More on this after the holiday, when I can go over it in detail and consult with folks who know more about such things than me. But I'm glad to see sequential presentation included, and pleased to see the process moving along on schedule.
Local Texas law enforcement agencies that do lineups or photo arrays must have detailed written policies in place by September 2012 governing how they're performed, and I suspect many will just adopt LEMIT's model policy and (one hopes) begin training on it. (At most departments, currently, lineup procedures may differ from detective to detective, with no written policies governing them.) As such, LEMIT's model will be critically important in setting a benchmark for what should be in those local policies. Given that mistaken eyewitness IDs account for 75-80% of false convictions, the statute is a big step forward.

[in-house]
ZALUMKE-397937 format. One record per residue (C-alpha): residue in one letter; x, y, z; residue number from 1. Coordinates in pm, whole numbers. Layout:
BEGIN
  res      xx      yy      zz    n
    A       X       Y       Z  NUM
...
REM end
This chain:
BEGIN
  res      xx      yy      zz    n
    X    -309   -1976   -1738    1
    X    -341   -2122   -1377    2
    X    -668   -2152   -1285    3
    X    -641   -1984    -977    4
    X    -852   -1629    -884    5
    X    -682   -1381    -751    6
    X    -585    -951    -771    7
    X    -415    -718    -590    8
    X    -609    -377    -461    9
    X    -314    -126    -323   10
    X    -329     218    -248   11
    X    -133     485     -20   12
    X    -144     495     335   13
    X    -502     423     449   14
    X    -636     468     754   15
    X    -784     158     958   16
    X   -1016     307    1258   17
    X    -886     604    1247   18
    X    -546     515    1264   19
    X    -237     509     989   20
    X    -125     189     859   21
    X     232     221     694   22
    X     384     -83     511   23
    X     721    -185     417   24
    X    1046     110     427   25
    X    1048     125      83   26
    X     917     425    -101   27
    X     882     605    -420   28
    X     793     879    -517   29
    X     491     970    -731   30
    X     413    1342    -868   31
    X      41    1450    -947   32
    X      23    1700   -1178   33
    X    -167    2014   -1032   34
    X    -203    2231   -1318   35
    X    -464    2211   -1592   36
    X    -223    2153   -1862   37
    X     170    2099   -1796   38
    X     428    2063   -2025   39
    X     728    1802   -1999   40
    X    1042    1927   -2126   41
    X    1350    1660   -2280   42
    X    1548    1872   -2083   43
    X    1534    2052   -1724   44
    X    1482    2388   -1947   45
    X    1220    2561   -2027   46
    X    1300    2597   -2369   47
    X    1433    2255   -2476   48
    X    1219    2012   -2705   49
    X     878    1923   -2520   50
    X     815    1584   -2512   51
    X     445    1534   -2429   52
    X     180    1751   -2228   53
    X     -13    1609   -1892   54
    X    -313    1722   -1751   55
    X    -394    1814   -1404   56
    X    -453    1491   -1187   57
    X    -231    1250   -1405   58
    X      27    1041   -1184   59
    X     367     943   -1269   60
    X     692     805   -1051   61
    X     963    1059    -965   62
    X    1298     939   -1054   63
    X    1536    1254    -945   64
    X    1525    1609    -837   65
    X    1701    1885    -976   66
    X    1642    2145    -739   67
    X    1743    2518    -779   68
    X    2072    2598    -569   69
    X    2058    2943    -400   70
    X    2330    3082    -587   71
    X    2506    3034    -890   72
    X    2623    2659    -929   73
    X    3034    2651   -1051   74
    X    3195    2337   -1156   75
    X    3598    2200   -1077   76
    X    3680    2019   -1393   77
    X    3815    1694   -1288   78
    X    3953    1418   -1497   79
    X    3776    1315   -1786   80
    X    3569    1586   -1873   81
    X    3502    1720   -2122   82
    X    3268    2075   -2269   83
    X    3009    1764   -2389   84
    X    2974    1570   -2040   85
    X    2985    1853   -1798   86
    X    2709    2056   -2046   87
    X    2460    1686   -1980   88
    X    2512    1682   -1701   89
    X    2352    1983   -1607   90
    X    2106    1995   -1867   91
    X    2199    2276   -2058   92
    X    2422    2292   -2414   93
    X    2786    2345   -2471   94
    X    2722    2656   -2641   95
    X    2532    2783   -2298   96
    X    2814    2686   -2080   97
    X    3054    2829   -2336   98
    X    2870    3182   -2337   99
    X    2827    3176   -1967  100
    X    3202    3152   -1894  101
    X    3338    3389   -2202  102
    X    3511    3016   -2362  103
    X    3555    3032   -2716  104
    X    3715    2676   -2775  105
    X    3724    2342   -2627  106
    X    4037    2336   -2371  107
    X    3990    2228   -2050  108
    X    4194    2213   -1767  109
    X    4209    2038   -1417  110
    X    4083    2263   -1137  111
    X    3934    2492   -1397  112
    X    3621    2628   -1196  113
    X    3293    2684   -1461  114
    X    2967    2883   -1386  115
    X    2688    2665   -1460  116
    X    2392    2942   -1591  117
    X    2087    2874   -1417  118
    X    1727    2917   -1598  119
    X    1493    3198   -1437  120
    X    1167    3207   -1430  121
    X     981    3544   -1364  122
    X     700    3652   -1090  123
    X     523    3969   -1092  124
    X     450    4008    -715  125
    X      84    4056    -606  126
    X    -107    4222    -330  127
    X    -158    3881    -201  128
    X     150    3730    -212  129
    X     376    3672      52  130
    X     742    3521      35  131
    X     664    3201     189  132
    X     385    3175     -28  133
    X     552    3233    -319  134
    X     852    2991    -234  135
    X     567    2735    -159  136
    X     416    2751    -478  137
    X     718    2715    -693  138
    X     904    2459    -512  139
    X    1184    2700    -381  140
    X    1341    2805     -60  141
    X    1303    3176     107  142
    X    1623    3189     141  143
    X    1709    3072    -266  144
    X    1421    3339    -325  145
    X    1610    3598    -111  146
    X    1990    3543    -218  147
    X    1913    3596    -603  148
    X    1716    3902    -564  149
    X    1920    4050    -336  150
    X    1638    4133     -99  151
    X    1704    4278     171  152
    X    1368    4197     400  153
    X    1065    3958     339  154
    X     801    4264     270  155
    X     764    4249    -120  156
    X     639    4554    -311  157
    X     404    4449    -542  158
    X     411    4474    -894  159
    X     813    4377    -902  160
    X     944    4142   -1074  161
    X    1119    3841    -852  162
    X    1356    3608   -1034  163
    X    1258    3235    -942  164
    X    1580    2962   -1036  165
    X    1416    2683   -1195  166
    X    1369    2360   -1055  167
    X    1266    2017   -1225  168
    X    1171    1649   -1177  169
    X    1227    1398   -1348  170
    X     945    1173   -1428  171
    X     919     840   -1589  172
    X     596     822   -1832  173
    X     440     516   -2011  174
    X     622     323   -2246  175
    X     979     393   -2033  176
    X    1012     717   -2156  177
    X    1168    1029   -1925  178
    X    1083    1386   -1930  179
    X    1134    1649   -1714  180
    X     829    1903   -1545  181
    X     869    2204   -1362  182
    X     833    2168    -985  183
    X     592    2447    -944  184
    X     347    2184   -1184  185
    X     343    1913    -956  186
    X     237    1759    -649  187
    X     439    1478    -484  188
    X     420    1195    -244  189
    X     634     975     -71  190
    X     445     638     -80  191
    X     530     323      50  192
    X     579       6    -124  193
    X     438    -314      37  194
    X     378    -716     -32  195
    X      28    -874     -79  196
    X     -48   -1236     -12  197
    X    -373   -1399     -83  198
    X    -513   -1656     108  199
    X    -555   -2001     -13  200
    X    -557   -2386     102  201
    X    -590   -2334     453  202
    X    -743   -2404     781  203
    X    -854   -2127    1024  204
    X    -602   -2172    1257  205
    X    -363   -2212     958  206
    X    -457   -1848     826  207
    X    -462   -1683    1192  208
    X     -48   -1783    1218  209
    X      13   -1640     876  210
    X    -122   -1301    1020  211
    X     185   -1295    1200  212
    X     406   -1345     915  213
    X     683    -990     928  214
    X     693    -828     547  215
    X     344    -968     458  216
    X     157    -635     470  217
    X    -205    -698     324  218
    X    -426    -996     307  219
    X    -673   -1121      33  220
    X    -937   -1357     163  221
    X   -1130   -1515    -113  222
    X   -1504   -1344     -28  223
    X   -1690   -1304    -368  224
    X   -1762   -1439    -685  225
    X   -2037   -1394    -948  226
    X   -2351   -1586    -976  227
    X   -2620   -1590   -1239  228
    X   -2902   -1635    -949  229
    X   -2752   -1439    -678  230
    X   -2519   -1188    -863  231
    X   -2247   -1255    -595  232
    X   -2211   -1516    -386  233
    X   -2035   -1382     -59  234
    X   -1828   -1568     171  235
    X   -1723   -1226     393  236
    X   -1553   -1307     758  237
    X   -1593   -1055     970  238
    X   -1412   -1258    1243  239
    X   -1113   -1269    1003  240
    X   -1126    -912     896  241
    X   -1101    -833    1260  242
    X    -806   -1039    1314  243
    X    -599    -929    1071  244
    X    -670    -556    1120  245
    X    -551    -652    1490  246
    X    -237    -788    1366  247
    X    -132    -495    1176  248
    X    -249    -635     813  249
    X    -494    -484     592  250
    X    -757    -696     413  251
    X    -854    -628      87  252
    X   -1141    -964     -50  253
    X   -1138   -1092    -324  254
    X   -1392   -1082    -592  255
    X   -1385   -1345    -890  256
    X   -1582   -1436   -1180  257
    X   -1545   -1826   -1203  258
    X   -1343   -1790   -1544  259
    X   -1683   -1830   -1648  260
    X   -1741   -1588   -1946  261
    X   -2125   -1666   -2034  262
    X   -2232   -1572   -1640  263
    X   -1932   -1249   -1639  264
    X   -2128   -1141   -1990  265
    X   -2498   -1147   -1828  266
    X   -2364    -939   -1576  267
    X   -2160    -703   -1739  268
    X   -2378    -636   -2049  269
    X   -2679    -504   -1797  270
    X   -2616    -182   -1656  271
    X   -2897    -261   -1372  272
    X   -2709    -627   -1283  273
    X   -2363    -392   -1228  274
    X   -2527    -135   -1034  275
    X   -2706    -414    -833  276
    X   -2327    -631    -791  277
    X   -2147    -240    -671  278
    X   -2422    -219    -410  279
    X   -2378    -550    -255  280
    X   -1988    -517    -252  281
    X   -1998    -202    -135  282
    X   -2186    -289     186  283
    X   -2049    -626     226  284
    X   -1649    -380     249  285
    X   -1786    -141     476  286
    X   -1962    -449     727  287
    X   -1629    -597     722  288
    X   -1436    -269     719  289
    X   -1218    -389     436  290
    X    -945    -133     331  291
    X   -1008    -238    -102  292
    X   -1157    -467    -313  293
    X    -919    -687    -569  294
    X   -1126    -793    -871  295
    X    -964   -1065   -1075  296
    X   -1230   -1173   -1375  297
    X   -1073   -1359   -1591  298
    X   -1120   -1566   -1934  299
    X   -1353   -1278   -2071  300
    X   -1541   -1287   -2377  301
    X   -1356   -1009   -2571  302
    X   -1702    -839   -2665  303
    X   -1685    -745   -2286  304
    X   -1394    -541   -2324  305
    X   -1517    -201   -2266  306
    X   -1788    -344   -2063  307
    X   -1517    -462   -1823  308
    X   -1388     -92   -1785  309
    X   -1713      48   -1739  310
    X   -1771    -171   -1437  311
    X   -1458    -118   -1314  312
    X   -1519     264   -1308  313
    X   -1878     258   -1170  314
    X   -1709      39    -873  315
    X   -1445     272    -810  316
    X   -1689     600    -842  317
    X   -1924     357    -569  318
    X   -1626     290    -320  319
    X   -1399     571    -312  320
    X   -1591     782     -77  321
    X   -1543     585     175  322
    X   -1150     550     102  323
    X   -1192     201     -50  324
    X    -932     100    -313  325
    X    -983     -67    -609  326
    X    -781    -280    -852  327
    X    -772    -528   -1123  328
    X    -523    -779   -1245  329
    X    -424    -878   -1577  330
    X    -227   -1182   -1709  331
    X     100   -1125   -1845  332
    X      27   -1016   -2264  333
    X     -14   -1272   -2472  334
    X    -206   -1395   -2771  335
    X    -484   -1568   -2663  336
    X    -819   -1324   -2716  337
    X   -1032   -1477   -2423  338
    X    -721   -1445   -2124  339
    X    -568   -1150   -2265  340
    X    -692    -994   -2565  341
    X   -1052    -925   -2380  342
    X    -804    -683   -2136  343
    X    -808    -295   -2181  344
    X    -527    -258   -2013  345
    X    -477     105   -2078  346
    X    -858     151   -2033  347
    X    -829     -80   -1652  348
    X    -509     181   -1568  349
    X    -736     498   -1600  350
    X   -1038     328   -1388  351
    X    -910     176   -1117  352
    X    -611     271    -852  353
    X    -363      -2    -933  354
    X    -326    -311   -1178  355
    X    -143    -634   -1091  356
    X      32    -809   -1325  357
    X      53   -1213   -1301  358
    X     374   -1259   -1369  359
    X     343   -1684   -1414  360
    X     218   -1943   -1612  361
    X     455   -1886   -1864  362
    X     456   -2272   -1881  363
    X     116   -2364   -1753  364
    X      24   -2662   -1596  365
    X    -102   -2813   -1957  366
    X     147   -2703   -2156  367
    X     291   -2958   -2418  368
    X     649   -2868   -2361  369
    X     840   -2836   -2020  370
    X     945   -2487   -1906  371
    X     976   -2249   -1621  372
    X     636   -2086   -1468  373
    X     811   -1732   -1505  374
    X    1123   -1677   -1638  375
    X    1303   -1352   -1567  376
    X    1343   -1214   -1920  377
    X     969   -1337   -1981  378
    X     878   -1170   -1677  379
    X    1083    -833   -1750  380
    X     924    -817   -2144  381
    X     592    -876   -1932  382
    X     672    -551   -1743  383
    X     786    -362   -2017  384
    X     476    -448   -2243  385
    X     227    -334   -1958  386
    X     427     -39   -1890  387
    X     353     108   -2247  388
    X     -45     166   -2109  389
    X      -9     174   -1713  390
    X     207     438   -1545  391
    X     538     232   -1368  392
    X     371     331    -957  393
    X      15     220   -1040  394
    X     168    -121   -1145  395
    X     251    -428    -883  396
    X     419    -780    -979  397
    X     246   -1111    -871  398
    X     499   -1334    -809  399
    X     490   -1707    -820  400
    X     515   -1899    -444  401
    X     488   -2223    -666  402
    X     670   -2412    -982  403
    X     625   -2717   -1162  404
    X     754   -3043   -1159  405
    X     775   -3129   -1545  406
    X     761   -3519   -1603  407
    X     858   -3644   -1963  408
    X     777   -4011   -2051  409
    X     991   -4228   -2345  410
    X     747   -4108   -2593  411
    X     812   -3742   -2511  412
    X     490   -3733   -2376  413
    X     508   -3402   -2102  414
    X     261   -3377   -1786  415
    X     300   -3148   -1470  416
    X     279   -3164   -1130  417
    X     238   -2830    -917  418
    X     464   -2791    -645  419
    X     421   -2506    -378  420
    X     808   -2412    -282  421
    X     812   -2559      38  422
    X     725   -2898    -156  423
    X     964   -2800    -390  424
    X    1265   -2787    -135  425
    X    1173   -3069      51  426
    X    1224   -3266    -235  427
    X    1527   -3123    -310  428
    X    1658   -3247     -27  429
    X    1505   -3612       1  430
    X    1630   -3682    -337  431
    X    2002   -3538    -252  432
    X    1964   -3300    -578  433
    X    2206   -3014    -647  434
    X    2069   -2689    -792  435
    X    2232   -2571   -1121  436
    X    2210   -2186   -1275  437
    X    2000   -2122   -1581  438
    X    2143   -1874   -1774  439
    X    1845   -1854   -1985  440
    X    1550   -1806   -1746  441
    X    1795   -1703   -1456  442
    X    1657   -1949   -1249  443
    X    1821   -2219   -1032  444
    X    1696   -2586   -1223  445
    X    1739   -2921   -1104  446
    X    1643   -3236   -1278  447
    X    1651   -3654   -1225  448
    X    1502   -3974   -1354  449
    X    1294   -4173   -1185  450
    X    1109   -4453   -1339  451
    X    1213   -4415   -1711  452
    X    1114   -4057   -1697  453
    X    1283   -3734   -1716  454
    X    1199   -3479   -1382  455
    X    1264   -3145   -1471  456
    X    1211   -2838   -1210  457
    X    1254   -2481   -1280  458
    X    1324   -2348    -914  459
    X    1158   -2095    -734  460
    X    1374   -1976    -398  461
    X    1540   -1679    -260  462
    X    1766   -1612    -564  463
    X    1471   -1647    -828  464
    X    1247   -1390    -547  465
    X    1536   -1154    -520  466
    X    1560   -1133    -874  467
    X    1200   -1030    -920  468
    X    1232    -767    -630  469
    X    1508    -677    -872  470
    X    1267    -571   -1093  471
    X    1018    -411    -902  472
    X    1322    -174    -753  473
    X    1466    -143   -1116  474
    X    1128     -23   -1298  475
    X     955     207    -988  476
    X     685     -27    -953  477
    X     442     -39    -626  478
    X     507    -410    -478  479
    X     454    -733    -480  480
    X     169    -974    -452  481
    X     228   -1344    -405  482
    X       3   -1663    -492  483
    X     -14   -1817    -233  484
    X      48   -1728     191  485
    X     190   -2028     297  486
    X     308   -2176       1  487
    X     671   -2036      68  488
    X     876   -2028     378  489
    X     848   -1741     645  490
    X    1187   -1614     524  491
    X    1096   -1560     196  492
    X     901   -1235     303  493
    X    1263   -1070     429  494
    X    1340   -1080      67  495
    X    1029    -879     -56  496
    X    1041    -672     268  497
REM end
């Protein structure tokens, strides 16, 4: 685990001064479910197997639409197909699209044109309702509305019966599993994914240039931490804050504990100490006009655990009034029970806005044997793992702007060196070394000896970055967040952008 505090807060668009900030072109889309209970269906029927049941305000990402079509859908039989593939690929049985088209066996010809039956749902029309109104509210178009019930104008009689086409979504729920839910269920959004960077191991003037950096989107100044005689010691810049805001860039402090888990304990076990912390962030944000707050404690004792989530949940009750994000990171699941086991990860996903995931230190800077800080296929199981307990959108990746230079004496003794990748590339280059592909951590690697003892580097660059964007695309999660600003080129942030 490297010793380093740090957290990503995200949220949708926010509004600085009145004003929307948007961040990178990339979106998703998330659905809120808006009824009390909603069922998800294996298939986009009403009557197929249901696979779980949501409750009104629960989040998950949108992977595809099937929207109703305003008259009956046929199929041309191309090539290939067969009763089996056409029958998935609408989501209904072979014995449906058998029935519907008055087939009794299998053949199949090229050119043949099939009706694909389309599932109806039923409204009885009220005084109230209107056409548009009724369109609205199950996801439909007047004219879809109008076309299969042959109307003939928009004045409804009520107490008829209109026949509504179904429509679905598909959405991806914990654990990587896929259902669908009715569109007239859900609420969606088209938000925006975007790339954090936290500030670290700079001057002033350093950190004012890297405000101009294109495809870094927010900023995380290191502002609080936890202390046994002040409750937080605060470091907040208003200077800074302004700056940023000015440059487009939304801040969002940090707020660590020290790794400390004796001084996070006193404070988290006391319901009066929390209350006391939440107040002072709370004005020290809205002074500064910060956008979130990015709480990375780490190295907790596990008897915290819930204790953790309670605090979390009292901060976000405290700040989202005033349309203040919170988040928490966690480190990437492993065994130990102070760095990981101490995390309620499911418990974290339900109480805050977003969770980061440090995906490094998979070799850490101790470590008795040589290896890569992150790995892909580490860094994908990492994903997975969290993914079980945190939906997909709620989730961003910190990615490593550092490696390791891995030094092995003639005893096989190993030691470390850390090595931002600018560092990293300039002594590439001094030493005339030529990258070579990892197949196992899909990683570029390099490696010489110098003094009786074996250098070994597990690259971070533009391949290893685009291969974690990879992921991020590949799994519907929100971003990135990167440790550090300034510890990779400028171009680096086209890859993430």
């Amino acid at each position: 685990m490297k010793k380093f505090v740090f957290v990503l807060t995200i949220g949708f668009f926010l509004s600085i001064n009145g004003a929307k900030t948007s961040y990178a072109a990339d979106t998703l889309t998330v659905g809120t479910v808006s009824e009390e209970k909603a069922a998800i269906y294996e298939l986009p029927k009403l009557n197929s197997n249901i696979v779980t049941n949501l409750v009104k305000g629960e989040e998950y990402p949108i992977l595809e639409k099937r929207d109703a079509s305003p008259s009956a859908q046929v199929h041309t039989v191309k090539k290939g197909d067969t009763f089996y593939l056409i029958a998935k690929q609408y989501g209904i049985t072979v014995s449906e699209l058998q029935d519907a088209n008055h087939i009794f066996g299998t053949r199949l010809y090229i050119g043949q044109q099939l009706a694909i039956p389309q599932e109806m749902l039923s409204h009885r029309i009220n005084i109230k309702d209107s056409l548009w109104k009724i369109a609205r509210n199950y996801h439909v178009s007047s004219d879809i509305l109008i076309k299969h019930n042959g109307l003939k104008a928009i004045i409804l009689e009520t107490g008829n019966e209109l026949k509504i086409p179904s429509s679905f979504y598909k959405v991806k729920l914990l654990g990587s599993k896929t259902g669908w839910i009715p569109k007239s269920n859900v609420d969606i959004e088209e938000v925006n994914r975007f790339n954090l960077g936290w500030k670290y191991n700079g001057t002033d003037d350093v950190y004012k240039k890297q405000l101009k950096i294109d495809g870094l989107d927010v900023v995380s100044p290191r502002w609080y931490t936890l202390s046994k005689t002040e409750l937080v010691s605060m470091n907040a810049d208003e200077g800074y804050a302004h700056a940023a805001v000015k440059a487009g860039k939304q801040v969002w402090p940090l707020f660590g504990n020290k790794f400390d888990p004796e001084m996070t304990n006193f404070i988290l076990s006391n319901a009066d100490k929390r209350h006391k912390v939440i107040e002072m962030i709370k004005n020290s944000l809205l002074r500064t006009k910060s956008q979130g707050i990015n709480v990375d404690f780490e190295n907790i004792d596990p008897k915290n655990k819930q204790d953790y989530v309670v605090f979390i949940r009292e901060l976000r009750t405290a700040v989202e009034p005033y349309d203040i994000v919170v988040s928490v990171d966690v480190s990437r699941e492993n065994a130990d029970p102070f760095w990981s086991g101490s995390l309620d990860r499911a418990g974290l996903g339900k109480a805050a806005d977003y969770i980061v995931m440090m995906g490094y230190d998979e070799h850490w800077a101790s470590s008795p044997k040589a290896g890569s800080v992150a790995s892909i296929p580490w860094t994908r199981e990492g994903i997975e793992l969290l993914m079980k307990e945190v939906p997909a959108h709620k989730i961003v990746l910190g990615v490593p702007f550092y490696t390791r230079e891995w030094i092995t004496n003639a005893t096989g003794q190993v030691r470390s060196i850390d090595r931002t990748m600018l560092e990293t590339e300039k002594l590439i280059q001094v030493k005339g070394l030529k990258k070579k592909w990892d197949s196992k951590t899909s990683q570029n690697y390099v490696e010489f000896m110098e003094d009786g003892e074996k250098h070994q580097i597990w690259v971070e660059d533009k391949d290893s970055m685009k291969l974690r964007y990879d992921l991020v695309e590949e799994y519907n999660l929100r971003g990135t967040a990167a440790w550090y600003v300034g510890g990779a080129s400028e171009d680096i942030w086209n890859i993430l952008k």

See related Grits posts:
- Public hearing on eyewitness ID model policy
- Will new Texas eyewitness ID law reduce false convictions?
- Onus on state, local departments to improve eyewitness testimony
- Court of Criminal Appeals: Trial court abused its discretion by disallowing eyewitness ID expert
- Model policy under development on eyewitness ID procedures
- Slow but steady progress toward improving eyewitness identification
- How much do eyewitnesses really see?
- Eyewitnesses and the 'feeling of knowing'
- Eyewitnesses in staged test only 8% accurate
- More on the fallibility of eyewitness testimony
- Eyewitnesses miss big changes in their environment, like the person in front of them
- Study: 88% of police and sheriffs have no written policy on eyewitness ID procedures, even fewer follow best practices
- Why Carl Reynolds would make a lousy witness